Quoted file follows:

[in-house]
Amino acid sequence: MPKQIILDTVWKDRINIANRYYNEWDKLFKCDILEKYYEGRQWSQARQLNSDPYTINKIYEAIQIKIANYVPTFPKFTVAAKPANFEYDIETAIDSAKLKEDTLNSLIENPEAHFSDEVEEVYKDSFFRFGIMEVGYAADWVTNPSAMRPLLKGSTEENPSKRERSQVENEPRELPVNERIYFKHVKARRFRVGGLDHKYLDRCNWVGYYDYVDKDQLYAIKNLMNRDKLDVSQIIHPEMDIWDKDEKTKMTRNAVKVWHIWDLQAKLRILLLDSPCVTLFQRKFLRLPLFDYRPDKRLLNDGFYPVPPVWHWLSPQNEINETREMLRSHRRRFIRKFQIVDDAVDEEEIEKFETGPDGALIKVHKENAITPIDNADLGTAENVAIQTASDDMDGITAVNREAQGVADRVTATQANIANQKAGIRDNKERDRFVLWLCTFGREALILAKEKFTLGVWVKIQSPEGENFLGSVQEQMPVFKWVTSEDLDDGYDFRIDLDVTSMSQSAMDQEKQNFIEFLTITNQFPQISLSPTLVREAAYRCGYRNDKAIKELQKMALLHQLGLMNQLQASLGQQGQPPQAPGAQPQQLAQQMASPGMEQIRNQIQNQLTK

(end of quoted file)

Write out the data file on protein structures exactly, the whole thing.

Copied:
[in-house]
Amino acid sequence: MPKQIILDTVWKDRINIANRYYNEWDKLFKCDILEKYYEGRQWSQARQLNSDPYTINKIYEAIQIKIANYVPTFPKFTVAAKPANFEYDIETAIDSAKLKEDTLNSLIENPEAHFSDEVEEVYKDSFFRFGIMEVGYAADWVTNPSAMRPLLKGSTEENPSKRERSQVENEPRELPVNERIYFKHVKARRFRVGGLDHKYLDRCNWVGYYDYVDKDQLYAIKNLMNRDKLDVSQIIHPEMDIWDKDEKTKMTRNAVKVWHIWDLQAKLRILLLDSPCVTLFQRKFLRLPLFDYRPDKRLLNDGFYPVPPVWHWLSPQNEINETREMLRSHRRRFIRKFQIVDDAVDEEEIEKFETGPDGALIKVHKENAITPIDNADLGTAENVAIQTASDDMDGITAVNREAQGVADRVTATQANIANQKAGIRDNKERDRFVLWLCTFGREALILAKEKFTLGVWVKIQSPEGENFLGSVQEQMPVFKWVTSEDLDDGYDFRIDLDVTSMSQSAMDQEKQNFIEFLTITNQFPQISLSPTLVREAAYRCGYRNDKAIKELQKMALLHQLGLMNQLQASLGQQGQPPQAPGAQPQQLAQQMASPGMEQIRNQIQNQLTK